December 2022 monthly update
written on Monday, January 9, 2023
Happy new year! Wish you the best for 2023!
This update is not about 2023 though, but rather about the last month of 2022. It contains the usual mix of Pixel Wheels and Clyde work, and some unexpected time spent on... Yokadi!
Let's get started.
Last month I shipped Pixel Wheels 0.24.1, which fixed a few annoying bugs found in 0.24.0:
On devices with a screen ratio different from 16:9 the vehicle selection screen was stretched and made the buttons non responsive (#296).
Fix Chinese translation looking wrong because of missing glyphs in the font (#297).
Fixed a bug in the rescue copter mechanism: on the River track, after being dropped by the rescue copter on the bridge, the rescued vehicle would sometimes go through the bridge wall and fall on the other side (#302).
Maybe it's Christmas, but at the end of December, Pixel Wheels received 2 new translations:
- Hungarian, by Balázs Úr
- Esperanto, by Jorge Maldonado Ventura
And... (2023 spoiler alert!): nxjosephofficial followed up shortly after with a Turkish translation in January!
This is, of course, totally awesome.
I even had to make the language selection list use two columns because the language list would not fit the screen anymore!
Yokadi is a command-line tool I use to manage my TODO lists and keep notes around.
It's an old but trusty command-line tool written in Python. And when I say old I mean started-in-2008 old. From a time when I wrote mostly Qt and KDE code and haven't heard of PEP8, so it uses lowerCamelCase for functions (how embarrassing).
Anyway, it might be old, but it works fine and I still use it, so when GitHub dependabot told me some dependencies had security issues, I had to fix them. Updating them was a bit of work though.
First the project was still using Travis, which is the Schrödinger cat of CI at this point, so I switched it to GitHub actions.
Then it turned out the
pyreadline package used to make readline work on Windows does not work anymore with recent versions of Python, so I had to switch to my Windows partition to fix these. After some back and forth, I managed to get readline support to work again using pyreadline3, but then I realized the task lists were looking really bad, filled with Unix ANSI terminal escape codes. I considered biting the bullet and rewriting the output using the wonderful Rich, but that was too invasive, so I felt back to using Colorama instead.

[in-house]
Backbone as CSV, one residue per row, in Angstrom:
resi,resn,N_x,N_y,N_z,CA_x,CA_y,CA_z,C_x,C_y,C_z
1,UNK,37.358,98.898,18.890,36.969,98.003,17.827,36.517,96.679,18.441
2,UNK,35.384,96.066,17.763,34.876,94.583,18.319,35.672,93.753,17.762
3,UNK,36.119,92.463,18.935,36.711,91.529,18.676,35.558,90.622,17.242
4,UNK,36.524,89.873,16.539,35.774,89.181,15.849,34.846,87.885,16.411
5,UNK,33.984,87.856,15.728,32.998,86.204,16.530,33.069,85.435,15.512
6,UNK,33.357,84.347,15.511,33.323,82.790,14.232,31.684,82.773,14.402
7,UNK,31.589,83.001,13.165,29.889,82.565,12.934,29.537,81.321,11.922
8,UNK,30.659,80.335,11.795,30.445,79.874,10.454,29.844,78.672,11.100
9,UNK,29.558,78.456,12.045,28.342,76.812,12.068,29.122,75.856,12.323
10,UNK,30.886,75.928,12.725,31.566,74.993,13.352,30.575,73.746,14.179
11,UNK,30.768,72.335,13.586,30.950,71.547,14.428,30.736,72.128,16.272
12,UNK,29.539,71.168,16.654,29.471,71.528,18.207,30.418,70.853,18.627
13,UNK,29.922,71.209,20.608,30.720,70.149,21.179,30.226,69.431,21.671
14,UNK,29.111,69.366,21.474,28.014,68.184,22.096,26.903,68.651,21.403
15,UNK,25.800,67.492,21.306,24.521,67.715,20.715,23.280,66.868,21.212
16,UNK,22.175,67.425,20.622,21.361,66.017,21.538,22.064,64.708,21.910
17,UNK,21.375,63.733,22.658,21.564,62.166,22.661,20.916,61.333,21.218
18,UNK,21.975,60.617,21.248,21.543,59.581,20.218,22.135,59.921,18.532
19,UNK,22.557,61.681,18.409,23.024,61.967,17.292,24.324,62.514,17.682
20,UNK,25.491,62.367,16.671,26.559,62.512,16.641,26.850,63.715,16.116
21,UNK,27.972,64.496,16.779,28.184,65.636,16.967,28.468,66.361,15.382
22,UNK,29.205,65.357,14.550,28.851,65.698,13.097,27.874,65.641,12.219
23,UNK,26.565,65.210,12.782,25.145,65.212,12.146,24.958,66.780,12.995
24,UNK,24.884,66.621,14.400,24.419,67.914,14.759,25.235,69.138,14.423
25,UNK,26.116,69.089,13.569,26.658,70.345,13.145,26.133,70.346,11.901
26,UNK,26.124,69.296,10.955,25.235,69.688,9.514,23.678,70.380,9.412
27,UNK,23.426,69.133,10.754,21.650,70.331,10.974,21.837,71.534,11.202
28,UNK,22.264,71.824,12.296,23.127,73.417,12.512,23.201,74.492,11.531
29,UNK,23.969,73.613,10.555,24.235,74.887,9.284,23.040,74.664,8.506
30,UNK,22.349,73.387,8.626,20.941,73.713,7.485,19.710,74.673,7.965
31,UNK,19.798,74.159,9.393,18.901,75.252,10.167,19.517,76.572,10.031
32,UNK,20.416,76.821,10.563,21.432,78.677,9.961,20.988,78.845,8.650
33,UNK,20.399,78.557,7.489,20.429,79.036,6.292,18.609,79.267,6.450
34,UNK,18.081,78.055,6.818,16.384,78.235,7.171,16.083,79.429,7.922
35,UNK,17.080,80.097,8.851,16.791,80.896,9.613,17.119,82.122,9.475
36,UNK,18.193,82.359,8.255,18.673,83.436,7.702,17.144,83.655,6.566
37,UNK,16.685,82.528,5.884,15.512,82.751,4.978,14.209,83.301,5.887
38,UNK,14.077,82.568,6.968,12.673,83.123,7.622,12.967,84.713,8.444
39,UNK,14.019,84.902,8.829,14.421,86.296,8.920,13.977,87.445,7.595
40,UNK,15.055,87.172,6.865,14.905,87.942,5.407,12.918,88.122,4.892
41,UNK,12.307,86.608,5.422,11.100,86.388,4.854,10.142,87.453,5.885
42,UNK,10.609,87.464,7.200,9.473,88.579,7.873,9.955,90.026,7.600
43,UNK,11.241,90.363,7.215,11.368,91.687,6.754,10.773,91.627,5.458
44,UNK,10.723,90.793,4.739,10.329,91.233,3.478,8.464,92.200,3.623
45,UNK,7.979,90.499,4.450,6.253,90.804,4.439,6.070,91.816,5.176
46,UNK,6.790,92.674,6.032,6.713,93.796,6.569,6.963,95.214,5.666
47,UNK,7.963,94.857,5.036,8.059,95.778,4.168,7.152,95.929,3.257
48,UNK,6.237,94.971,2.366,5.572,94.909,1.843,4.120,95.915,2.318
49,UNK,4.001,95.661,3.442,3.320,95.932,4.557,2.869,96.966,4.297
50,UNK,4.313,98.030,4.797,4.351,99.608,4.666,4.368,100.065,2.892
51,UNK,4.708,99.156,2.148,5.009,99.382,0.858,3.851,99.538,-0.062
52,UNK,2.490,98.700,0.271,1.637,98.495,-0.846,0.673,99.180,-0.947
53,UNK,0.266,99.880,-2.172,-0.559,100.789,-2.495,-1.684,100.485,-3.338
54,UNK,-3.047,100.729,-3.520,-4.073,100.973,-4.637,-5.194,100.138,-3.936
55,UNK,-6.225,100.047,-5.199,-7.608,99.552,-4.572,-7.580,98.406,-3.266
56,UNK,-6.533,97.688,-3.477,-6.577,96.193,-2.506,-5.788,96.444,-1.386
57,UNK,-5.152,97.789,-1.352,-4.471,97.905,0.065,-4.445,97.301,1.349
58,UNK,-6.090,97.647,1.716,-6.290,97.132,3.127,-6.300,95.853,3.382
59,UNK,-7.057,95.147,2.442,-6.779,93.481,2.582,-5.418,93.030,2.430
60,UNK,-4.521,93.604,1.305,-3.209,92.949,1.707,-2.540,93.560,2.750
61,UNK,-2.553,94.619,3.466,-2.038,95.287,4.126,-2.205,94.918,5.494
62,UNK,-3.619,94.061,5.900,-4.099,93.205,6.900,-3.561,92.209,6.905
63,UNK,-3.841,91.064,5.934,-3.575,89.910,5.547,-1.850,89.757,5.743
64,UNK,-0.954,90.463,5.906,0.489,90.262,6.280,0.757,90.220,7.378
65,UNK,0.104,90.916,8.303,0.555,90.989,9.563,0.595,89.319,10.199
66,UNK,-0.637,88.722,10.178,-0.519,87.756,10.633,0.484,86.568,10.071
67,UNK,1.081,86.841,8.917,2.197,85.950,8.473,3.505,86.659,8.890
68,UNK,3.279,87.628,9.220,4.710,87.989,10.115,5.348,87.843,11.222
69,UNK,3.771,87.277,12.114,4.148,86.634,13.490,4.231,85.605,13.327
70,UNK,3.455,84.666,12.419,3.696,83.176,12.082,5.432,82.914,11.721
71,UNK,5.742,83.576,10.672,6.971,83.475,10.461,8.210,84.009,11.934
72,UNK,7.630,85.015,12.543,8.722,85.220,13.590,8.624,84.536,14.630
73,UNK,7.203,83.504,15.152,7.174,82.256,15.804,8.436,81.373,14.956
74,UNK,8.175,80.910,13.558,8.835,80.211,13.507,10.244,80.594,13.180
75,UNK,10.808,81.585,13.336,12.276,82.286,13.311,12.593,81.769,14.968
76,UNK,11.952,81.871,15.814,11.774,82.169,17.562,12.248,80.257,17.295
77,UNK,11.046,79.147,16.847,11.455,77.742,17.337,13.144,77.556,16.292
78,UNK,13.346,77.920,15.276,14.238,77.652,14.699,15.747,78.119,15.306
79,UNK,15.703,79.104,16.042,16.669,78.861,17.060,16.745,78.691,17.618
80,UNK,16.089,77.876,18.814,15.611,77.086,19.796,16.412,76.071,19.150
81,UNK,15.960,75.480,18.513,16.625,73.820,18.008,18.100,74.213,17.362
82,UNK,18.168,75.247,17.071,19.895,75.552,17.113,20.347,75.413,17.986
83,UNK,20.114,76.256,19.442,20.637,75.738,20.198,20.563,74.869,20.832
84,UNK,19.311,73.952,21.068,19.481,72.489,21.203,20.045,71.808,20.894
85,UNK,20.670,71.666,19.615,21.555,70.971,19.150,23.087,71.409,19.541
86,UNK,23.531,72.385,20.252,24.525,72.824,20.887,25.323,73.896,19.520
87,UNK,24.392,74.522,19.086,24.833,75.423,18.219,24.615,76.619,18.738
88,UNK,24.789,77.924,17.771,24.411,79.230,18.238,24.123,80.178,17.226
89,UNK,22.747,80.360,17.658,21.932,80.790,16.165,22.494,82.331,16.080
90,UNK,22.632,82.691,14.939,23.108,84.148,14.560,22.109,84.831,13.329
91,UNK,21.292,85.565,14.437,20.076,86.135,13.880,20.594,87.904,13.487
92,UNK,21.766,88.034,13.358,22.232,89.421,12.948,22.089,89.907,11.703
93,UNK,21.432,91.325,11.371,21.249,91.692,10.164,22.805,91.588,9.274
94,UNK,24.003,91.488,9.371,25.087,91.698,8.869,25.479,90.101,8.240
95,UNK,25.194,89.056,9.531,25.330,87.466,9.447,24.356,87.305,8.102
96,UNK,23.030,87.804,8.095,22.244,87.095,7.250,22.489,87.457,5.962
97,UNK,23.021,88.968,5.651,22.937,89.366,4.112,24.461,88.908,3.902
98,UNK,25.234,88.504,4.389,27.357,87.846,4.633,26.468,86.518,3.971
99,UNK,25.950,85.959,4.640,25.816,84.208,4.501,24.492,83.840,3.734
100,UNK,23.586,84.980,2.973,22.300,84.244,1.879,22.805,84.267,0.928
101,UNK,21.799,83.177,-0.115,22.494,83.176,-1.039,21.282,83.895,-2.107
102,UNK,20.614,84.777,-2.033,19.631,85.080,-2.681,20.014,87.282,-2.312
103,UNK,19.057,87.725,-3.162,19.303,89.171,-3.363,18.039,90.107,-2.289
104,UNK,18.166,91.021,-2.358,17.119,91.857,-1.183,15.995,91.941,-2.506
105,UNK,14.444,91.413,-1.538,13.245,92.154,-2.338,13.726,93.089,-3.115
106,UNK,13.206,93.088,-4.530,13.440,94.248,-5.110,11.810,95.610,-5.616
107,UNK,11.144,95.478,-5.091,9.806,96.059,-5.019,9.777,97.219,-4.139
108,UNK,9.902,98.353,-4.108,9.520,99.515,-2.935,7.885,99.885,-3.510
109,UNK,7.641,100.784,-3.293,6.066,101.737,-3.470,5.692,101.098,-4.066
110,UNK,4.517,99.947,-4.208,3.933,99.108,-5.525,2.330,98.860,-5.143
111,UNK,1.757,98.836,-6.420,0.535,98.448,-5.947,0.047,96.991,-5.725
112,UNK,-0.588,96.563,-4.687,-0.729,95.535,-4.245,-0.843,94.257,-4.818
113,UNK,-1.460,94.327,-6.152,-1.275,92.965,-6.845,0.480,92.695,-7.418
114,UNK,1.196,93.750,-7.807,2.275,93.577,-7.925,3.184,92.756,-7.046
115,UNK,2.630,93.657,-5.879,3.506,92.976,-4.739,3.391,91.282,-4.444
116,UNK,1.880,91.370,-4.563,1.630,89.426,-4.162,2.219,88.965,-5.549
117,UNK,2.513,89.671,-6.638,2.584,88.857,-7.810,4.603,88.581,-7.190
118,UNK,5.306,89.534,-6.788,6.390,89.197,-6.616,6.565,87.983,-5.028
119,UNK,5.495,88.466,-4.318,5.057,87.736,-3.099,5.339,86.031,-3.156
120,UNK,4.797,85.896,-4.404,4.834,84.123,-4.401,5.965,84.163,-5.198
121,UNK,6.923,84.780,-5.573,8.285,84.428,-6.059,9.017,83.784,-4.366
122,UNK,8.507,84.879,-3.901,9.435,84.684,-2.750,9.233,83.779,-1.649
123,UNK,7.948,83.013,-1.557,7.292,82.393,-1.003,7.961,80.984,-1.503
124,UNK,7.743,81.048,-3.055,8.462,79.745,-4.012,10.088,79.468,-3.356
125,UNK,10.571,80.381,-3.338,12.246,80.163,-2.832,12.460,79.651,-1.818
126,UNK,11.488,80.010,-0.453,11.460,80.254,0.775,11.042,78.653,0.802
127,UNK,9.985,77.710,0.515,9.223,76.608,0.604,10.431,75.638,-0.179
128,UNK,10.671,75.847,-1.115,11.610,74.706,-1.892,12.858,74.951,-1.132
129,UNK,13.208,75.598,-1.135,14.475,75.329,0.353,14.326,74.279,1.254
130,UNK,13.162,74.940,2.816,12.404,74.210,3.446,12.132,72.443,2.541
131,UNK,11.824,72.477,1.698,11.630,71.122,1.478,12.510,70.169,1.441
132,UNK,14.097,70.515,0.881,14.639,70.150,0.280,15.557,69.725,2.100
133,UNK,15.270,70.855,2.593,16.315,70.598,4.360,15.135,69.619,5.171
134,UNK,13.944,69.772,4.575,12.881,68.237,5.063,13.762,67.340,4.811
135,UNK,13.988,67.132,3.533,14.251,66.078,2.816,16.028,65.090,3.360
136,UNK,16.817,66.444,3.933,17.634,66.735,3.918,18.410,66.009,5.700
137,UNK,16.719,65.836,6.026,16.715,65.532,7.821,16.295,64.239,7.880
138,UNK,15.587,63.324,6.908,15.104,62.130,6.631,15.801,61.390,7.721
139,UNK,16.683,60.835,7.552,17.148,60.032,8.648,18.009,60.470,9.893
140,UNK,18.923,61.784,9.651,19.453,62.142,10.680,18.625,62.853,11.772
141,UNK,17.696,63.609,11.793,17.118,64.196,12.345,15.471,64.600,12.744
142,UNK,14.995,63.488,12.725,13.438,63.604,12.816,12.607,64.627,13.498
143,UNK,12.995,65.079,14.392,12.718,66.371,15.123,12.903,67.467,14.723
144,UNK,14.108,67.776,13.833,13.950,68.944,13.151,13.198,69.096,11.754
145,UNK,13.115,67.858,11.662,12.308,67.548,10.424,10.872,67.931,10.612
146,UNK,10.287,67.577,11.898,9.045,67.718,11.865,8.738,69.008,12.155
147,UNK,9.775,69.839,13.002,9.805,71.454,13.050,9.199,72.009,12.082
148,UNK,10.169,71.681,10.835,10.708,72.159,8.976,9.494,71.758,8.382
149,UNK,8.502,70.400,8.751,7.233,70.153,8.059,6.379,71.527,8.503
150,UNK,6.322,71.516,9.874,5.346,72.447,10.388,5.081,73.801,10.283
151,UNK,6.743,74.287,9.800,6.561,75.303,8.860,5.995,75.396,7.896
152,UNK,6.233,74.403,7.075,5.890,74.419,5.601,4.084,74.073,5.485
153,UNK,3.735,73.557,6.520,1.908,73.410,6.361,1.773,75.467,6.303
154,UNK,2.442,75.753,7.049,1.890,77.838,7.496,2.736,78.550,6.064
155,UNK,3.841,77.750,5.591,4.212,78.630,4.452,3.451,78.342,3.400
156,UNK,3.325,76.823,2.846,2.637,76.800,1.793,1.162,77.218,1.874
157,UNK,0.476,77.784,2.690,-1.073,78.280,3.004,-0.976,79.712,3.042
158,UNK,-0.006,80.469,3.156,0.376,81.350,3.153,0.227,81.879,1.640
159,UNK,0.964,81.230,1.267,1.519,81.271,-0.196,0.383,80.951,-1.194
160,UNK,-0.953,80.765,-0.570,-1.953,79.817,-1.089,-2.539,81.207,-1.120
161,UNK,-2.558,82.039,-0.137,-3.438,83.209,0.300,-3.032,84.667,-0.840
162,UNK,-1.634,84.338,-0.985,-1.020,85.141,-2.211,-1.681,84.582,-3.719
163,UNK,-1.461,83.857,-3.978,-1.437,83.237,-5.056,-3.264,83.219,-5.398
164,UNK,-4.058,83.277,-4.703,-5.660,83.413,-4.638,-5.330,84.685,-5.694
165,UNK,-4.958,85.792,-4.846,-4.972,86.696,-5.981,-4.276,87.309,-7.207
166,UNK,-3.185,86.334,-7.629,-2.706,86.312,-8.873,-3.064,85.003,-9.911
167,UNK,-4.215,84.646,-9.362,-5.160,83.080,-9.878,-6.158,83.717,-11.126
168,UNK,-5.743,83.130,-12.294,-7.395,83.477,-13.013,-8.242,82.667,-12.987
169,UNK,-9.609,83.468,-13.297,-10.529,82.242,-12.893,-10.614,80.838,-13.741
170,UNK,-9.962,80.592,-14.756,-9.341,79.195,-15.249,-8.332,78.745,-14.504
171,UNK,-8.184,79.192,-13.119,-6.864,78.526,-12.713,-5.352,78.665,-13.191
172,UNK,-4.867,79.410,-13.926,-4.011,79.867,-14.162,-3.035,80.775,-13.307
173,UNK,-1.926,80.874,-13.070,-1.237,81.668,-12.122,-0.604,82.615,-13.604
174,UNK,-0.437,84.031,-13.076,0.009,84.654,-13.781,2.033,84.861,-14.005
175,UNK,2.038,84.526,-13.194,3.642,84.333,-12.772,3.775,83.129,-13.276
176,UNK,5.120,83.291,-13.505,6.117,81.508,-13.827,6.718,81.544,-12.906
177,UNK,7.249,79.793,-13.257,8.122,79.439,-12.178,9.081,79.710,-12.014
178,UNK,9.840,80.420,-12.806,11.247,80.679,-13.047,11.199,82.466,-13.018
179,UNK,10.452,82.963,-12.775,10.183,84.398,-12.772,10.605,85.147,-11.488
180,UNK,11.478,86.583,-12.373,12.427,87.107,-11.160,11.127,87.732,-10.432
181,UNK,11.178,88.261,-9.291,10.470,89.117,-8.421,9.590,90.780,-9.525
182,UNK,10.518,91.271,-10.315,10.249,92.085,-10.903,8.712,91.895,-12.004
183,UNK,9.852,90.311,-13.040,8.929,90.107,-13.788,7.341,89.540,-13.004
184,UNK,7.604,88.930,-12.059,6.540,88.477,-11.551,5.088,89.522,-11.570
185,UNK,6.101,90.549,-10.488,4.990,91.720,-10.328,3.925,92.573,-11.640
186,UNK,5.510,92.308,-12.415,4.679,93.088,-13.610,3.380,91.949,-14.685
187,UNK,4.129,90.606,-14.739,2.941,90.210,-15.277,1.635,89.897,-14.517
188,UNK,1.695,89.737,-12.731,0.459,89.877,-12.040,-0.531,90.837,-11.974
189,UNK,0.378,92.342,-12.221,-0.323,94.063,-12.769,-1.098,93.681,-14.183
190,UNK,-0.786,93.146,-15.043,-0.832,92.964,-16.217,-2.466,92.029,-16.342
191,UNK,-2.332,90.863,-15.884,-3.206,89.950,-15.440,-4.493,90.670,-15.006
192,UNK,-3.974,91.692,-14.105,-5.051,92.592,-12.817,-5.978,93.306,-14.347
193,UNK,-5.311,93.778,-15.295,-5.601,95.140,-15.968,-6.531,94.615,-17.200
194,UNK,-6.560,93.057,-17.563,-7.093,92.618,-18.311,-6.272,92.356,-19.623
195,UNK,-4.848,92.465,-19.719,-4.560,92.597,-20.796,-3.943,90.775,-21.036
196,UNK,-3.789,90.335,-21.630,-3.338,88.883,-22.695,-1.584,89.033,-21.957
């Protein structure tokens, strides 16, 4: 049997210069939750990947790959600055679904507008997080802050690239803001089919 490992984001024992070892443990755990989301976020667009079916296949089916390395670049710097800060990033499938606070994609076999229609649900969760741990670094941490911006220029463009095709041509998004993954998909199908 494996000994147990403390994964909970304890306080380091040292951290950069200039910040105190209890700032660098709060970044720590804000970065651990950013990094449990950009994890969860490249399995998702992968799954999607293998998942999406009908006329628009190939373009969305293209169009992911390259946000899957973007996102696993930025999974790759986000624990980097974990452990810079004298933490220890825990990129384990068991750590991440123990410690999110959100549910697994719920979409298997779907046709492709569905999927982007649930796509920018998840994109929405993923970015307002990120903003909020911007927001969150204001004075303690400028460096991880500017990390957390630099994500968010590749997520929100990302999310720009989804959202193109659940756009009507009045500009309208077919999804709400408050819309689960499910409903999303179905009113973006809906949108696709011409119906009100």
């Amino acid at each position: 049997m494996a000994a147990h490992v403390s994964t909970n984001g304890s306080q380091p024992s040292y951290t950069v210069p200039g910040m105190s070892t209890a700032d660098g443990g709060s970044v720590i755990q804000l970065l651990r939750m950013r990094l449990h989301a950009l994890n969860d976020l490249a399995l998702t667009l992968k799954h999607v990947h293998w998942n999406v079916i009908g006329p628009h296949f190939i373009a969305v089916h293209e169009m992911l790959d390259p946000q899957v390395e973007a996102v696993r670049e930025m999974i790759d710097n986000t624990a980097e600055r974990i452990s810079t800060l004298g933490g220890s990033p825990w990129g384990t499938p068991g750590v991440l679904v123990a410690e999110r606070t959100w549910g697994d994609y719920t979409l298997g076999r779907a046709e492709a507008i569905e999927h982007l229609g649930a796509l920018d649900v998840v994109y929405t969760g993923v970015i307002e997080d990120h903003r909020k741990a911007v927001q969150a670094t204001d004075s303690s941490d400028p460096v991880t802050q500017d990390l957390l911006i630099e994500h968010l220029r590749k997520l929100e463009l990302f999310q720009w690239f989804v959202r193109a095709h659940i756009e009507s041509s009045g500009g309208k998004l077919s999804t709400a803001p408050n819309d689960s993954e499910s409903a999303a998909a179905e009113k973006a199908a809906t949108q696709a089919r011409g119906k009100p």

Finally, there was a bit more breakage to sort out, like the syntax for SQL Alchemy database URL having changed, or icalendar support being so broken that I just disabled its tests for now.
It's all good now (well, except for icalendar support), CI is green again.
I should probably do a release.
Fun fact: Yokadi has a
sync feature branch to implement synchronization between different instances using Git. It's the branch I use. It has to be the oldest still-working non-merged feature branch of all my projects: it's multiple years old at this point! Maybe one day I'll merge it.
Clyde work was once again focused on improving
clydetools fetch, the command used to fetch latest versions of supported packages.
clydetools fetchcan now fetch updates for projects hosted on gitlab.com.
clydetools fetchlearned that
osxin a filename indicates a macOS asset. This fixed fetch not finding macOS archives for the rclone package.
- It is now possible to define a default OS and/or architecture for a package. This was required to be able to package ninja.
New packages of the month are:
I also took the time to add tests command to most packages. Unfortunately, some packages cannot currently be tested because they depend on libraries not installed on the CI runners, such as libxcb or fuse. Will have to figure out something for these.
What's coming next?
For January, I am working on Pixel Wheels. Since new translations have been added, I am probably going to release a 0.24.2 version to include them, and a few other bug fixes.
We are already January 12, there isn't that much time left, so I am not going to promise too much :)
Thanks for reading, if you want to support my FOSS work, head over to the support page. Thanks a ton!